Q34 Chair: The short answer to that is that you can use the word “notwithstanding” in any circumstances.
Mr Rees-Mogg: We do not need to.
Chair: You do not necessarily need to.
Mr Rees-Mogg: We do not need to, because if all the Bills that we are discussing today—our routine law—become Acts of Parliament, it does not matter whether they contradict EU law or not, except in a very narrow field in relation to article 4, which none of these Bills will, but assuming they do not.
The concern really is how you deal with the supremacy of EU law historically. There are particular concerns in relation to, for example, VAT, because we have a consistent and coherent VAT basis of law. If we suddenly said that we were unpicking how it had been established, that might be problematic, but the Treasury has a Finance Bill every year when it can change whatever it likes on VAT with complete freedom. Although the supremacy of EU law is a principle underpinning where we now are on VAT, it is not a long-running problem because, as we have just shown in the spring statement, the Chancellor can just change it, with no regard to EU law and, indeed, no debate on EU law.
Q35 Margaret Ferrier: Minister, when and how do the Government intend to consult with the devolved Administrations on the specific content of the Bill and future changes to the status of retained EU law?
Mr Rees-Mogg: As you probably know, there is very good official-level discussion between the Scottish Government and Her Majesty’s Government. It gets a little more fractious at the political level, perhaps for understandable reasons. There is a regular exchange at official level on the whole range of Government policies and that works reasonably well.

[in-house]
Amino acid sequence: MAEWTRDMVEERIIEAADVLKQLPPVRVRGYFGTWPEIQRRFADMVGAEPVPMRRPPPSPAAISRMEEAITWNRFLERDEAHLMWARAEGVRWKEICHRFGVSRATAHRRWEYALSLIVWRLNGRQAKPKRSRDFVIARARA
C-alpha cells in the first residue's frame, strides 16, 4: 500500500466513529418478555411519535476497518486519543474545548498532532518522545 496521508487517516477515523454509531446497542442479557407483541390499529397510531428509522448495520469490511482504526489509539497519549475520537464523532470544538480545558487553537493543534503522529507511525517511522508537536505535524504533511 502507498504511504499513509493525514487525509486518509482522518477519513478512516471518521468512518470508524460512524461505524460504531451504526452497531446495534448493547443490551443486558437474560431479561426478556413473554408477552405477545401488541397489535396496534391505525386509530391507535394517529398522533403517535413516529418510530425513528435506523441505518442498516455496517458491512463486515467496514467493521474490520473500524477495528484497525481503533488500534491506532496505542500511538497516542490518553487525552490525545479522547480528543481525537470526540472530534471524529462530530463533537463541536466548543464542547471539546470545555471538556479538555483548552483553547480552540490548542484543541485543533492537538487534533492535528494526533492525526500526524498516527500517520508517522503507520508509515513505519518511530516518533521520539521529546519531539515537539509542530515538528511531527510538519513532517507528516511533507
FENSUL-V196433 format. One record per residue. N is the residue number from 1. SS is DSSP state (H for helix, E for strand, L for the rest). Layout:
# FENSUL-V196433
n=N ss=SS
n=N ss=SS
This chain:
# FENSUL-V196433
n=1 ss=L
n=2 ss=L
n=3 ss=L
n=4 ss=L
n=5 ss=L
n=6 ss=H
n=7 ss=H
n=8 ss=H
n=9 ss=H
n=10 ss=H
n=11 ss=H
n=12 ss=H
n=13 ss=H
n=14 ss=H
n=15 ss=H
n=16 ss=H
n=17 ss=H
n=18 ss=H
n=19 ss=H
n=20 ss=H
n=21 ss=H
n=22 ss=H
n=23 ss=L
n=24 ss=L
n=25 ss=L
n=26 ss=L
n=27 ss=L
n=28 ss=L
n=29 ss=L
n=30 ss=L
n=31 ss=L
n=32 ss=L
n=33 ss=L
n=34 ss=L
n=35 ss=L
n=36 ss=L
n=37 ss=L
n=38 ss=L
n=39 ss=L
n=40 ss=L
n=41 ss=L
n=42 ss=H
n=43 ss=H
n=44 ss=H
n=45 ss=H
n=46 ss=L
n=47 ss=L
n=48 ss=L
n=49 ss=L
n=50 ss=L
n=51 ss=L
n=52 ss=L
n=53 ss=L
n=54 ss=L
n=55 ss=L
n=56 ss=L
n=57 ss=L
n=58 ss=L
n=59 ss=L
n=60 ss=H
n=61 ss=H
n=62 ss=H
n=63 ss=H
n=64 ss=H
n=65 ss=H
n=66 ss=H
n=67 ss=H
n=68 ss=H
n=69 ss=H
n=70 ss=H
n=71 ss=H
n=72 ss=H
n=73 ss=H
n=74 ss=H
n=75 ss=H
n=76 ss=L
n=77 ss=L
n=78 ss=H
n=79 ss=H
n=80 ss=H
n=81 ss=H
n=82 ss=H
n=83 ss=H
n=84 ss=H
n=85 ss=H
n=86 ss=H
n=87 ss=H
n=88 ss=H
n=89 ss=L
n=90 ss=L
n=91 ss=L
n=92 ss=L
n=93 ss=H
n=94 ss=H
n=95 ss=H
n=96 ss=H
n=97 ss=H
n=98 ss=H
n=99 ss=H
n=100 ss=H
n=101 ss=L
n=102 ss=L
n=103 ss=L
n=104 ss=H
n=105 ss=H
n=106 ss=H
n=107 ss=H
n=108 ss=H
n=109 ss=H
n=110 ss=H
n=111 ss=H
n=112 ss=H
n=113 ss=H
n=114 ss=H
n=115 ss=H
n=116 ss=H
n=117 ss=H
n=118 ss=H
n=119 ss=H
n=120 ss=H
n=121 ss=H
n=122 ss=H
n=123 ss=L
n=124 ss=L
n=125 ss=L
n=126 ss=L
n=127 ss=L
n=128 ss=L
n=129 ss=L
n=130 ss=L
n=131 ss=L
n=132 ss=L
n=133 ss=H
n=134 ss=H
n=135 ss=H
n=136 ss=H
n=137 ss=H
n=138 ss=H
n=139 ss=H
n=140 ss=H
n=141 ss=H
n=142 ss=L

Q36 Margaret Ferrier: Will that be continuing this week?
Mr Rees-Mogg: On the procurement Bill, rather than the retained EU law Bill, because that is at a further stage of development, there have been consistent and longstanding discussions with all the devolved Administrations. There has been slightly less with Scotland, because Scotland decided not to be part of the new procurement Bill, whereas Wales and Northern Ireland wanted to remain within it. Scotland has a devolved competence and has decided to use that, and, therefore, has not been involved in every discussion, because not every discussion has been relevant. As I said earlier, we may end up doing different things, but we will at least have proper discussions at an official level about the things that we are going to do.